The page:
Obesity and diabetes in the world

Obesity and metabolic syndrome are epidemic in developed countries worldwide, with disastrous health consequences.

Worldwide prevalence of obesity

The worldwide prevalence of obesity nearly tripled between 1975 and 2020. In fact, in 2020, more than 2 billion adults (39% of the adult global population) were overweight (BMI > 25). Of these, over 600 million were obese (BMI > 30). In Europe, more than half the population is overweight (BMI > 25) and up to 30% is obese (BMI > 30).

And the problem is rapidly getting worse. If the prevalence of obesity continues on its current trajectory, almost half of the world’s adult population will be overweight or obese by 2030. Furthermore, estimates in the USA showed that over 200 million school-aged children are overweight. This makes it the first generation predicted to have a shorter lifespan than their parents (https://www.worldobesity.org).


Obesity is considered one of the top three social burdens generated by human beings

The global economic impact of obesity amounts to roughly USD 2 trillion annually, or 2.8% of the global gross domestic product (GDP). This is nearly equivalent to the global impact of smoking or armed violence, war, and terrorism (McKinsey Global Institute, 2014). Obesity costs national economies billions of euros per year, including direct costs (health care) and indirect costs (loss in productivity and sick leaves). In fact, the toll of obesity on health-care systems alone is between 2% and 7% of all health-care expenditures in developed countries. This does not include the large cost of treating associated diseases, which increases the toll on health-care costs up to 20% by some estimates (McKinsey Global Institute). For example, the direct annual cost of diabetes is estimated at more than USD 827 billion globally.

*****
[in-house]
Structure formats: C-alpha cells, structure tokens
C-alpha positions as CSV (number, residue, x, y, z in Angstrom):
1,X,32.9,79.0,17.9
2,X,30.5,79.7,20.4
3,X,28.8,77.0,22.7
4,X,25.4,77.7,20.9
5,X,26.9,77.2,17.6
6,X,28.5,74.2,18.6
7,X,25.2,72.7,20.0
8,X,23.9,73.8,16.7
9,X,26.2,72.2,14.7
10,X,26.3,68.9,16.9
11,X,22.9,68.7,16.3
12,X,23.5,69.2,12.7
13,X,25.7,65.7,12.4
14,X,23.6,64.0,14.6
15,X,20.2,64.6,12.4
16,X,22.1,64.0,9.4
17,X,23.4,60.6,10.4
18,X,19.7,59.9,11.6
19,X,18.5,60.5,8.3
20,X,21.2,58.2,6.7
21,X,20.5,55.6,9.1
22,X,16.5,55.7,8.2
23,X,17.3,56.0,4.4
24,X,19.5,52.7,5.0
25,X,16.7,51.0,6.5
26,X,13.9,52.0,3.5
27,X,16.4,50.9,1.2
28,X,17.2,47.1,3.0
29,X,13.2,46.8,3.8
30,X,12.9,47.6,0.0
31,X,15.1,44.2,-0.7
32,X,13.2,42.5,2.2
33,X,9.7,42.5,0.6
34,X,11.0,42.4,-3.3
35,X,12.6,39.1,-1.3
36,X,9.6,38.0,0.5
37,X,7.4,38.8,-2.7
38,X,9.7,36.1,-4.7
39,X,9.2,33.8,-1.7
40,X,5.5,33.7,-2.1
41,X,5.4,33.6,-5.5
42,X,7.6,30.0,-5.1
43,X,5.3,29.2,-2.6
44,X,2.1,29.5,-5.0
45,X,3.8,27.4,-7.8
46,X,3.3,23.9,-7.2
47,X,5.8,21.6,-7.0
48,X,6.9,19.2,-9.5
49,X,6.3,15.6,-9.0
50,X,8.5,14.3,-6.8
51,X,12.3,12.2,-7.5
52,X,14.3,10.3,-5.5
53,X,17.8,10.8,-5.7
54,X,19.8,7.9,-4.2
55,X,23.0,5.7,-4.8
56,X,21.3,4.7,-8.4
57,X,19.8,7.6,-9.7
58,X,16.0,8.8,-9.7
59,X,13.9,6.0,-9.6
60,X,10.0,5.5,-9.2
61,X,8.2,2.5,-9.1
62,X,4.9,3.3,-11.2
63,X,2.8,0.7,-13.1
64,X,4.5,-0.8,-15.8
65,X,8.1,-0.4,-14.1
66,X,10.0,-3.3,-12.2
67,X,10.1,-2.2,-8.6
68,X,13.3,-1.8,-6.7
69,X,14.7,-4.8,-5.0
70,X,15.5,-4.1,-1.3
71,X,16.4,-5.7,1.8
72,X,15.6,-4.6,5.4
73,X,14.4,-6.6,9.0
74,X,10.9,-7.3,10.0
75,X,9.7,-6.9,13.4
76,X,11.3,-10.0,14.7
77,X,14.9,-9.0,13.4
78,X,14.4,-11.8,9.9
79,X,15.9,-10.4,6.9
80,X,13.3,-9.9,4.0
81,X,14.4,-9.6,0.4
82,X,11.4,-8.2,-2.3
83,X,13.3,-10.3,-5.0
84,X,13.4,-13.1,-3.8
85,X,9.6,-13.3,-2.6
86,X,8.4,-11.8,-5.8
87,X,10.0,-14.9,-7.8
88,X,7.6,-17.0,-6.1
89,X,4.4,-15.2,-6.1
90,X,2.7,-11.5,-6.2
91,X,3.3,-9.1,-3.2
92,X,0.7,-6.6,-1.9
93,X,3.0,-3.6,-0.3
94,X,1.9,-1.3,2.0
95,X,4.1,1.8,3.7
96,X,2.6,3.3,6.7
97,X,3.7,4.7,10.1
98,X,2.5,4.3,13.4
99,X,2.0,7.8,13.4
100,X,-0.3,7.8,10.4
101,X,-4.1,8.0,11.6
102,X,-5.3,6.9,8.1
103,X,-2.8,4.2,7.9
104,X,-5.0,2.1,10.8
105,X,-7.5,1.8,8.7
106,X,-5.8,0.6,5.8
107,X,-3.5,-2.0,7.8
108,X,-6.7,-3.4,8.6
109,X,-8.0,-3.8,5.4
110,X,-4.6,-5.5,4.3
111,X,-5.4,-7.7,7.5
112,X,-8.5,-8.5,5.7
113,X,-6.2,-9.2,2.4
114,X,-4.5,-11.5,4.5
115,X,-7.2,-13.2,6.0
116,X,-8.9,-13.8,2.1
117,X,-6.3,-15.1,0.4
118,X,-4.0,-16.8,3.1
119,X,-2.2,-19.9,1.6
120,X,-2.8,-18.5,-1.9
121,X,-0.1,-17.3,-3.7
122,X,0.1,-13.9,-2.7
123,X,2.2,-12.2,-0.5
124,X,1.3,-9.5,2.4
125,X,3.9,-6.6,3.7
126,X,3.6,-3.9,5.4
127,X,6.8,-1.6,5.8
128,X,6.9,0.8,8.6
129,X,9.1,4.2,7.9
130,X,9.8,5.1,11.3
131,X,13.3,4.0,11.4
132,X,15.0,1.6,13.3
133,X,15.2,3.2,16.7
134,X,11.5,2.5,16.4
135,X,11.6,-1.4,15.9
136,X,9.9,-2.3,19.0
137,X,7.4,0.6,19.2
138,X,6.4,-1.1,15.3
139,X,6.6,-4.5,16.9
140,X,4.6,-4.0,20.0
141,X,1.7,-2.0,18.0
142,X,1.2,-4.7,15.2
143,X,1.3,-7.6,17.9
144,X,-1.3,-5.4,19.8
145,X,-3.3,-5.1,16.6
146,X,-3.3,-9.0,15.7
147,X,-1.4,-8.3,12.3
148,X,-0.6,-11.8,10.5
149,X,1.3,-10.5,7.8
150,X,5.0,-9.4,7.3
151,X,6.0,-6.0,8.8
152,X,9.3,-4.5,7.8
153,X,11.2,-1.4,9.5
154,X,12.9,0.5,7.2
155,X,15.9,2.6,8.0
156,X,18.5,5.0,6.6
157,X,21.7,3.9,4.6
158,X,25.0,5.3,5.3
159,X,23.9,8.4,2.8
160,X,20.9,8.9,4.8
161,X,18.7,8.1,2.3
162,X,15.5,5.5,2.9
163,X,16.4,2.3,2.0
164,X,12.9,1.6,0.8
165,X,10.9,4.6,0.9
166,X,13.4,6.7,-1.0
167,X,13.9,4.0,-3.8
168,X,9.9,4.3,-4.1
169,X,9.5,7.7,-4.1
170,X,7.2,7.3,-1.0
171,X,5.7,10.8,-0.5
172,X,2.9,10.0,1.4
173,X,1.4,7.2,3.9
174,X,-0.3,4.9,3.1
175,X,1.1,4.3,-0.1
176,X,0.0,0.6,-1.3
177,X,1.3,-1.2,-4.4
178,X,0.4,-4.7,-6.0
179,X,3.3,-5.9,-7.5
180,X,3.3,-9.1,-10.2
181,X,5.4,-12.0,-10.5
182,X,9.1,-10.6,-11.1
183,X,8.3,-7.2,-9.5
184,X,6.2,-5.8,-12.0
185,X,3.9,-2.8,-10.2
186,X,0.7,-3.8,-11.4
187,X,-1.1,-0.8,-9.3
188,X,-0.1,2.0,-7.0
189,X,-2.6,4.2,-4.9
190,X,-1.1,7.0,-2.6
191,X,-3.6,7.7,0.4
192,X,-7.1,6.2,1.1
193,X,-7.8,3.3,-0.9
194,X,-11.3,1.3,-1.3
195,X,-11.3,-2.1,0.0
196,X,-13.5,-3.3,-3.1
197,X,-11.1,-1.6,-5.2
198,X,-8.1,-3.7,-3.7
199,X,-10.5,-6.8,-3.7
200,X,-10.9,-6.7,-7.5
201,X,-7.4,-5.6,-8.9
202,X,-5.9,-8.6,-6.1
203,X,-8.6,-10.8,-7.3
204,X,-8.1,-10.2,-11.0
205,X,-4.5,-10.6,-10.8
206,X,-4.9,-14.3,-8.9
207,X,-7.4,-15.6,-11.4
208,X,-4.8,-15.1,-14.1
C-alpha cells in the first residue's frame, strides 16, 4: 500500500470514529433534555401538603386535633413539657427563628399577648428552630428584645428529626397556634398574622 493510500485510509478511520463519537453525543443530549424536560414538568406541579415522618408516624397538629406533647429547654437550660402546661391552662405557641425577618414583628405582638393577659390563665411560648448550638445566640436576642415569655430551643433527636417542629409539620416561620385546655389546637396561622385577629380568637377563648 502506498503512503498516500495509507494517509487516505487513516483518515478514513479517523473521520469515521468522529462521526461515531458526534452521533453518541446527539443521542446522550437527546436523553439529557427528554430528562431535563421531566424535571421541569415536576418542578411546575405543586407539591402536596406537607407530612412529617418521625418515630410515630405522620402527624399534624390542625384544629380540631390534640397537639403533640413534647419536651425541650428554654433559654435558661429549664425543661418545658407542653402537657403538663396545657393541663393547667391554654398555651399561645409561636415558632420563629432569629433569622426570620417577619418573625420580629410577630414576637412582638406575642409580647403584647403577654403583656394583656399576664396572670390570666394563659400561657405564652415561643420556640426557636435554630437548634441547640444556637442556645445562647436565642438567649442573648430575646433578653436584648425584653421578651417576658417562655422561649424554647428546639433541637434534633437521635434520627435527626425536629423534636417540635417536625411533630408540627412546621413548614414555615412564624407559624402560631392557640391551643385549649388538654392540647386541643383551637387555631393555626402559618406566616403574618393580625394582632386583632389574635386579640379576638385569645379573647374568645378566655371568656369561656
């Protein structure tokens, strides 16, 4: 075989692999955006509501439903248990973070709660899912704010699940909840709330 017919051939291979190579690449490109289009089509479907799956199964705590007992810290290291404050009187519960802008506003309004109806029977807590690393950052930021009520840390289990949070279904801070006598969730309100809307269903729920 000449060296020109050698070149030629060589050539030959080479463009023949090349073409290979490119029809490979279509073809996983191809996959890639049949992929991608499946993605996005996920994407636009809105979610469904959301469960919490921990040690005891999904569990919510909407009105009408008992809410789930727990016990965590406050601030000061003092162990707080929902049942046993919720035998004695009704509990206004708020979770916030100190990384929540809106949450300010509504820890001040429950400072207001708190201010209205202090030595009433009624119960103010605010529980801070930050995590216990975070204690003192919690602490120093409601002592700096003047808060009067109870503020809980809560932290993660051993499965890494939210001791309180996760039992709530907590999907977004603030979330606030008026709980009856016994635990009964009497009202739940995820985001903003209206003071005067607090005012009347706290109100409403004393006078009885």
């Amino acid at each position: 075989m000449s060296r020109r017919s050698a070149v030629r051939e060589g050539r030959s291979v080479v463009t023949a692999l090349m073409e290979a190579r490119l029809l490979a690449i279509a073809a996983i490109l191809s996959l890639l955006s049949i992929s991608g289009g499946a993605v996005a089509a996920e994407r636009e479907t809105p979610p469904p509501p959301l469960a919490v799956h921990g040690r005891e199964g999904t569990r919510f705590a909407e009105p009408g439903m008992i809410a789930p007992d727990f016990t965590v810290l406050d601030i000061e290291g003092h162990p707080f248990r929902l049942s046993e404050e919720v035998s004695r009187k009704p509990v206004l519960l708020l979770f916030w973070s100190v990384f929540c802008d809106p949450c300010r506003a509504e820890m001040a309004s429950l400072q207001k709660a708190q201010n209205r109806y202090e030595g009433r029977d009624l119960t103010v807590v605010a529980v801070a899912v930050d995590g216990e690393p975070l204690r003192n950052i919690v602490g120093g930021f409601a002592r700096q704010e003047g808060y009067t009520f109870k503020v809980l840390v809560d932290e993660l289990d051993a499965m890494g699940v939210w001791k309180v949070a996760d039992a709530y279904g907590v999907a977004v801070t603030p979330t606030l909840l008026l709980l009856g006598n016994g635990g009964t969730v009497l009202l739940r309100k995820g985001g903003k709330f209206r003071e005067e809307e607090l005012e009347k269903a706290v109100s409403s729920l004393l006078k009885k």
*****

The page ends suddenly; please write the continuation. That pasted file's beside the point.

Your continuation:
Diabetes & prediabetes

The World Health Organization (WHO) has called diabetes the “21st century epidemic”.

According to the 2019 figures published by the International Diabetes Federation, 463 million adults around the world between the ages of 18 and 79 suffer from  type 2 diabetes (T2D). By 2045, this figure is set to reach 700 million people. In Europe, 60 million people are living with type 2 diabetes. This figure will rise to 68 million in 2045. But these figures do not fully reflect the significance of this condition, as around 40% of people in Europe are unaware that they have type 2 diabetes.

Identifying groups that are at risk and that have intermediate hyperglycaemia, at the prediabetes stage, would help to limit this development.

The estimated number of adults aged 20–79 years with impaired glucose tolerance (prediabetes) is 374 million (7.5% of the world population in this age group). This number is predicted to reach 454 million (8.0%) by 2030 and 548 million (8.6%) by 2045.

The figures for prediabetes are just as alarming, even though it is still difficult to gather data.

Global prevalence estimates of Impair Glucose Tolerance by International Diabetes Federation (IDF) region. IDF Diabetes Atlas 


Worldwide obesity has nearly tripled since 1975.

In 2020, more than 2 billion adults, 18 years and older, were overweight. Of these, over 650 million were obese.

39% of adults aged over 18 years were overweight in 2016, and 13% were obese.

Approximately 463 million adults (20-79 years) were living with diabetes in 2020. By 2045, this number will rise to 700 million.

The proportion of people with type 2 diabetes is increasing in most countries.

1 in 2 (232 million) people with diabetes are likely undiagnosed.

Diabetes caused at least USD 760 billion dollars in health expenditure in 2019.

374 million people are at increased risk of developing type 2 diabetes.

Around 5–10% of people with prediabetes become diabetic annually.

Source IDF, Diabetes Atlas and World Health Organizsation, 2020